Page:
Director: Bertrand Tavernier
Year Released: 1986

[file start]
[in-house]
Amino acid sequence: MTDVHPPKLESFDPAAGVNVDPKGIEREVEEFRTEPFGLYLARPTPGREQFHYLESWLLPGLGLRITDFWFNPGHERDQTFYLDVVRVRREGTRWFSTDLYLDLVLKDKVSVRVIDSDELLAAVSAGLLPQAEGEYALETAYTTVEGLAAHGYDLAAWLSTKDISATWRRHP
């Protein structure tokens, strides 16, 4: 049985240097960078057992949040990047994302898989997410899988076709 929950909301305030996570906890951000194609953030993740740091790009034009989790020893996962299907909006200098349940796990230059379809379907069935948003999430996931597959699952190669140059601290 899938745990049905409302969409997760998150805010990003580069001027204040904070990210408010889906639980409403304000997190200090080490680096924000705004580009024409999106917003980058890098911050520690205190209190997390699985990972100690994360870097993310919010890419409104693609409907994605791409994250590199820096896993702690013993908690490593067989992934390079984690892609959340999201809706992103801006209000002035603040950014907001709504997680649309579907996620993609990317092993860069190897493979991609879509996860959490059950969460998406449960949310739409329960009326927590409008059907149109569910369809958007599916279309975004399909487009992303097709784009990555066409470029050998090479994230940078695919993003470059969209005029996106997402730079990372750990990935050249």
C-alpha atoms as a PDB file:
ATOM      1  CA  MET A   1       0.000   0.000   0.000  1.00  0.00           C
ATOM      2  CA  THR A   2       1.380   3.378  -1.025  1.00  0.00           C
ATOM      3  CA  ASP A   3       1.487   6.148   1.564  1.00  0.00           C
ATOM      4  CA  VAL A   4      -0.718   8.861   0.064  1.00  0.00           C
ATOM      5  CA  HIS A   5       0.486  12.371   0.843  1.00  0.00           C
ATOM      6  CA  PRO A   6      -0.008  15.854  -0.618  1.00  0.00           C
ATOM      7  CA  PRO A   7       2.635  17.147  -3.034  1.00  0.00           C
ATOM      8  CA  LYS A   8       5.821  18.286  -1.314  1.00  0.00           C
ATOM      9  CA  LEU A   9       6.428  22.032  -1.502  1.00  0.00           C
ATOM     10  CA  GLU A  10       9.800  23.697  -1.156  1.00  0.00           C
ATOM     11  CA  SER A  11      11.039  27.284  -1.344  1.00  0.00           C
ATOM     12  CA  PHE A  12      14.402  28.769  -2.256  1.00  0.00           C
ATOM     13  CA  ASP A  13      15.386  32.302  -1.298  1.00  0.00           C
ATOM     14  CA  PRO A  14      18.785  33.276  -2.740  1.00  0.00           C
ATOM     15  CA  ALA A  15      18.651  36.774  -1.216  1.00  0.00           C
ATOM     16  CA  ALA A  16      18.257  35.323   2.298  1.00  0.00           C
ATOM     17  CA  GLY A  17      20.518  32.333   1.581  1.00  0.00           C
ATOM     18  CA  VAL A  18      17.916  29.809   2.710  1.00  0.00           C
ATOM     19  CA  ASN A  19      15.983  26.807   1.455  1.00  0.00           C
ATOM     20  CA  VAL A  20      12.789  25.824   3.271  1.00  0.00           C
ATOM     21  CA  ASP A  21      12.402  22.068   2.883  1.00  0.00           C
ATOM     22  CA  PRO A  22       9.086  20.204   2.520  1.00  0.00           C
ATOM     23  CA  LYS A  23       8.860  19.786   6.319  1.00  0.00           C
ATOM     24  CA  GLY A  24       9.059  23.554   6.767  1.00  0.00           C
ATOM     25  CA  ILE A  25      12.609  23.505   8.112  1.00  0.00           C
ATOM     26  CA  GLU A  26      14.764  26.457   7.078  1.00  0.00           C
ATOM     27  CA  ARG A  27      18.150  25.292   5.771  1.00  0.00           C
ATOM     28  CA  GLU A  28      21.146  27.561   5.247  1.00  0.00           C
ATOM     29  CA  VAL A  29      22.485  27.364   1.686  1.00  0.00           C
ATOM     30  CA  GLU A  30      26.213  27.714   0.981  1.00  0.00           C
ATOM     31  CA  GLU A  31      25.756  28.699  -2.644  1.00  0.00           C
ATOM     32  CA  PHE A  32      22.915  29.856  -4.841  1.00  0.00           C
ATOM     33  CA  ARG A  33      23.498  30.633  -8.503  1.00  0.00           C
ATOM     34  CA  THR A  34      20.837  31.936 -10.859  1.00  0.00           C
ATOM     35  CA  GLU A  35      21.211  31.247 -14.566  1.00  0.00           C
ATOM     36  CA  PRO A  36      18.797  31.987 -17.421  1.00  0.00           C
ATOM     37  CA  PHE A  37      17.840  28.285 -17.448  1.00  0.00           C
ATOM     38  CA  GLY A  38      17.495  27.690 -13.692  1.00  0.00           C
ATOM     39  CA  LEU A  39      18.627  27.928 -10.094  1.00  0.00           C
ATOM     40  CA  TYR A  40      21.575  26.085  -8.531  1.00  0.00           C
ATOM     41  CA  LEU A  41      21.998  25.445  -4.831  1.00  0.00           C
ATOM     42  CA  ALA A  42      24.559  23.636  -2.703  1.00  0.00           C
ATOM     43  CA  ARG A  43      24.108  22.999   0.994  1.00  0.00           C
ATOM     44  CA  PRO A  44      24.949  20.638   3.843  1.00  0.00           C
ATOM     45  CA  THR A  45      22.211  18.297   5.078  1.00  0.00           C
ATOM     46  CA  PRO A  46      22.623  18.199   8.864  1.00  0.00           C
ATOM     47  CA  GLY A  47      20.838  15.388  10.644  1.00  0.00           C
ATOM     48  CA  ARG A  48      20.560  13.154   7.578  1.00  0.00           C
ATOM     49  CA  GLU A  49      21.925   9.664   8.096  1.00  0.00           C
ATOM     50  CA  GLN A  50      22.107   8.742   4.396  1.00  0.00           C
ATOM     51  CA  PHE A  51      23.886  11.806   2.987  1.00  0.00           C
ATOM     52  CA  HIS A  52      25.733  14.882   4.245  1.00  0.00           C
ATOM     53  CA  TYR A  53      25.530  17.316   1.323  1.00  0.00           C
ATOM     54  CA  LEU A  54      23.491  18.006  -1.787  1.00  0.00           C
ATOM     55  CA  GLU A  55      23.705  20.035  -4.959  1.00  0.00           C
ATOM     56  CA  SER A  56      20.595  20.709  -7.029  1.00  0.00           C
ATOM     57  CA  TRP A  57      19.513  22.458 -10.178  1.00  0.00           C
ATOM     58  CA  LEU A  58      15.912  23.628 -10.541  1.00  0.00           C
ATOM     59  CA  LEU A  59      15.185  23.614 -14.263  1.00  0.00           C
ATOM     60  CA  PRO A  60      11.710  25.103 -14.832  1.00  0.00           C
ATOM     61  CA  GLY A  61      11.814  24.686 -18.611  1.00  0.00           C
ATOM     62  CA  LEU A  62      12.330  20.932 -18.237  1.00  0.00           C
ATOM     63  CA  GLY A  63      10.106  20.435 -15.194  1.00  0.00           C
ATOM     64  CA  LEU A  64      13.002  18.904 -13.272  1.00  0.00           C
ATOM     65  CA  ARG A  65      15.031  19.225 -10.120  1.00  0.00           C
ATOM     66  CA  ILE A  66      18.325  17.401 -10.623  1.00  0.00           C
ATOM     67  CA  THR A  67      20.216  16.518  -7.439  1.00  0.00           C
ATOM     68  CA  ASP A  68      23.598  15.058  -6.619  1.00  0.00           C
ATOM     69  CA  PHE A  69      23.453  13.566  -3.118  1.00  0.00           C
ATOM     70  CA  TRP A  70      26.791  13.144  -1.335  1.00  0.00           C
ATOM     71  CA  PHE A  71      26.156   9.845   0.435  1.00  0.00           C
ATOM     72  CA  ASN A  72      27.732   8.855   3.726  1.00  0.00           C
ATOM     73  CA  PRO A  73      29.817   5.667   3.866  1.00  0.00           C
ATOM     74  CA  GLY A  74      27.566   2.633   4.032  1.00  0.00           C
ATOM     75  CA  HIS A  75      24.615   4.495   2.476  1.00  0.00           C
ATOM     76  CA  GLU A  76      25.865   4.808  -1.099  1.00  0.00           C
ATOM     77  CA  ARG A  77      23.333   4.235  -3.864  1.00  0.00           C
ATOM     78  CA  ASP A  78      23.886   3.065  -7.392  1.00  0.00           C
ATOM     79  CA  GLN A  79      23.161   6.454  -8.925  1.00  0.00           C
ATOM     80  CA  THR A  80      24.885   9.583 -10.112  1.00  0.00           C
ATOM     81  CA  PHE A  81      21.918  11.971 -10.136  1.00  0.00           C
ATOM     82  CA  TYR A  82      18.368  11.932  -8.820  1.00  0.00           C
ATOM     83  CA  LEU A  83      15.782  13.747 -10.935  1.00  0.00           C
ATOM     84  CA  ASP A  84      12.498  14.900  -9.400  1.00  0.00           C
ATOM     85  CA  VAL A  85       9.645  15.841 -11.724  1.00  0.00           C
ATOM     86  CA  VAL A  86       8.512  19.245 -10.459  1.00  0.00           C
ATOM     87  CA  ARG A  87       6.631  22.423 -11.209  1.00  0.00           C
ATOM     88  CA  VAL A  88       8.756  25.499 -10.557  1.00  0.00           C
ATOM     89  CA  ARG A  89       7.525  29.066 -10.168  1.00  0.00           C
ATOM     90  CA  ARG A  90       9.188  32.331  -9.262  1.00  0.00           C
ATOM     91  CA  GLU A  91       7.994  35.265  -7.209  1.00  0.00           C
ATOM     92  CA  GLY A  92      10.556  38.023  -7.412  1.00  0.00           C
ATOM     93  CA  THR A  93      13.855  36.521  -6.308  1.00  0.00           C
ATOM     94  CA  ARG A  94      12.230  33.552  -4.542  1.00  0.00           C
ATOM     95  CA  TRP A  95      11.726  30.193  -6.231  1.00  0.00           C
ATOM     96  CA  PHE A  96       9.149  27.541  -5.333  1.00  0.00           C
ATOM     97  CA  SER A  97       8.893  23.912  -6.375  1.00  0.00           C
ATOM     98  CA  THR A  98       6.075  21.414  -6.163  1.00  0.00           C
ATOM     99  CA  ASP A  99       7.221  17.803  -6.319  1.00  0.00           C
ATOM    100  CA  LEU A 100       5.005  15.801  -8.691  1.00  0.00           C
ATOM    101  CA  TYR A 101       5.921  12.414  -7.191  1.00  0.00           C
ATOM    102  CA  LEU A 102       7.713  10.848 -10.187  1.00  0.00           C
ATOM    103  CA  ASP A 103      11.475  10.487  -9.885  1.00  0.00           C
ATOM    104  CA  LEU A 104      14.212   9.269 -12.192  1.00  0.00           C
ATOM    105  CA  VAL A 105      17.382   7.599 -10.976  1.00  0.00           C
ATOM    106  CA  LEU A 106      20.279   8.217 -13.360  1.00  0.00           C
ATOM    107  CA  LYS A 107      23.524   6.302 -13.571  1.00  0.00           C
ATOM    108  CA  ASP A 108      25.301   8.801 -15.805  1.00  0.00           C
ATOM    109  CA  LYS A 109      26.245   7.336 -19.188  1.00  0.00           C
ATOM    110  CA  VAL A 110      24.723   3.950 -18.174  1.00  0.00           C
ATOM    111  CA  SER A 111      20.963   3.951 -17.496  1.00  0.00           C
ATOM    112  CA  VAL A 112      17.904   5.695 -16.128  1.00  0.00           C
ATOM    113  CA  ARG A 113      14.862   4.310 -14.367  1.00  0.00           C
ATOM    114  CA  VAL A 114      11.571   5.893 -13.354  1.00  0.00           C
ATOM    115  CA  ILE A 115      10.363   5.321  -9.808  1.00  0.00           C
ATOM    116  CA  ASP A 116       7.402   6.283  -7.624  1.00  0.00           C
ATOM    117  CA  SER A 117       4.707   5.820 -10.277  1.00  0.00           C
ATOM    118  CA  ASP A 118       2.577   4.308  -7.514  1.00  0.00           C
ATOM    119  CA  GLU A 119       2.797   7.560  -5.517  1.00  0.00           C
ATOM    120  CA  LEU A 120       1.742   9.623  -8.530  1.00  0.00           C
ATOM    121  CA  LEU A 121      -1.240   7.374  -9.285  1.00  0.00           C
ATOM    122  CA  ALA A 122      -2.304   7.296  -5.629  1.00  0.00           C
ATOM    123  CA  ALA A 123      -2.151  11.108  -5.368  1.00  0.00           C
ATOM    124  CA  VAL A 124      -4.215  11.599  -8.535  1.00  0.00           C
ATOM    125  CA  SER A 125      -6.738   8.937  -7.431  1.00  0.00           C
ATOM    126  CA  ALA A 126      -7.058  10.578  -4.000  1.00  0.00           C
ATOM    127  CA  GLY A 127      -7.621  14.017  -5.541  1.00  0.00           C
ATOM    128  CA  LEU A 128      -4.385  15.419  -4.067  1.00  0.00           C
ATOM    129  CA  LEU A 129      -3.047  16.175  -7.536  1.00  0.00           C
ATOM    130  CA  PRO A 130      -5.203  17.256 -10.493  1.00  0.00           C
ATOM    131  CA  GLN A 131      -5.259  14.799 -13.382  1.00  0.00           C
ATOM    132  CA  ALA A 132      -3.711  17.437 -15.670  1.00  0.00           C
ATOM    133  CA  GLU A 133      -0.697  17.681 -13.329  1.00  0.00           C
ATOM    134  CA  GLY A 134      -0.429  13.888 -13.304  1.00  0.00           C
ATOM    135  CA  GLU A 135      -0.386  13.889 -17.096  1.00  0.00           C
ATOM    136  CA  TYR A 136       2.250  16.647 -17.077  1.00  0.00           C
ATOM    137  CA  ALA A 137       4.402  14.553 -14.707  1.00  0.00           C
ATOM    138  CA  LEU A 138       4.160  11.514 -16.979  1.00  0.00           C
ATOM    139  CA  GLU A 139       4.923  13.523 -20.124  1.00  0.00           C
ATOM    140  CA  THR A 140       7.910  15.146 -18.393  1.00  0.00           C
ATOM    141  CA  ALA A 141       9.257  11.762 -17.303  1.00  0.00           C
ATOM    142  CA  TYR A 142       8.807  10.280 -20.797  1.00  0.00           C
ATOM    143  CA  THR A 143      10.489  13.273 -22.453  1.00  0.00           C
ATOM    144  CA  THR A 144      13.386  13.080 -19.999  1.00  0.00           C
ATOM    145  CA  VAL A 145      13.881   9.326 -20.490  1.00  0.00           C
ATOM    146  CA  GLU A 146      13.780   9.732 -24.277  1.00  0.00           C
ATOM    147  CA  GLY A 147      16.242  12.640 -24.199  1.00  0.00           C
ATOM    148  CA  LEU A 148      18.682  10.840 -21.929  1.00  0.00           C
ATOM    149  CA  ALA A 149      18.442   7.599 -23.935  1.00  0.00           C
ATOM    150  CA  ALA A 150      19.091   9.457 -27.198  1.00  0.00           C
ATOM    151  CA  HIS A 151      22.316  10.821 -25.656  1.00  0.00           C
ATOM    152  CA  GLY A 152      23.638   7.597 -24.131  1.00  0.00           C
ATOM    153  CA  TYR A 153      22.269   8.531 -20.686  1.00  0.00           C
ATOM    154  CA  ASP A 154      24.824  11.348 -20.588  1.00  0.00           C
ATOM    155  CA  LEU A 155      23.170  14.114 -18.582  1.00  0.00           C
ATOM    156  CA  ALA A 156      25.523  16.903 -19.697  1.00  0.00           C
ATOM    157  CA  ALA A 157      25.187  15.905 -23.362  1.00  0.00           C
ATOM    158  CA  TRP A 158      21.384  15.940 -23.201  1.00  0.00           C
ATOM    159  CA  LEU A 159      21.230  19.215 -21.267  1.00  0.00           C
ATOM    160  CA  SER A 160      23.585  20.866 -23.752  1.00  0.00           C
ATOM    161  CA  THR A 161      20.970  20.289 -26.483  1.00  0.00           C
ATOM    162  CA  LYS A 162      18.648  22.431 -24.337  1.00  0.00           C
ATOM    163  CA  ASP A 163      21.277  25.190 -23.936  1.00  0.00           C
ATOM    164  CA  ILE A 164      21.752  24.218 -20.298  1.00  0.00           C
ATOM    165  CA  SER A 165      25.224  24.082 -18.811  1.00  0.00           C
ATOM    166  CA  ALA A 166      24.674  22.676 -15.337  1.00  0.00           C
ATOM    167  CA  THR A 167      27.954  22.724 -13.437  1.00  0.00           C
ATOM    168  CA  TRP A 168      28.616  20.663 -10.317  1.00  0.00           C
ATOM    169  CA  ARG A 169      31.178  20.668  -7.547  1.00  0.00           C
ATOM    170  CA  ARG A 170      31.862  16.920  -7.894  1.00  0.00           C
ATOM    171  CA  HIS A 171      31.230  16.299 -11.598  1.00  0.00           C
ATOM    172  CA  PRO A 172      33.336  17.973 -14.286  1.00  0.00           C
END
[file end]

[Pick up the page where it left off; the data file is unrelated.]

Would have made an amazing concert film, as Tavernier really captures the down-and-out-mood of the jazz underworld, but I was distracted by the fact that it's an actual film, and that there's actually an attempt at subplots and "intellectual" substance. As gifted as Dexter Gordon is with his tenor sax, the film creeps to a halt and becomes awkward whenever he has something to say (think W. S. Burroughs in Drugstore Cowboy); hell, all conversations are pretty awkward and underwritten for that matter (most of the cast consists of nonprofessionals). The attempts at sentimentalism fail - Gordon's vague mumblings regarding his own demise, Francois Cluzet watching his own home movies of Gordon. Tavernier unwisely equates New York City with artistic and physical death (versus France with artistic and physical growth).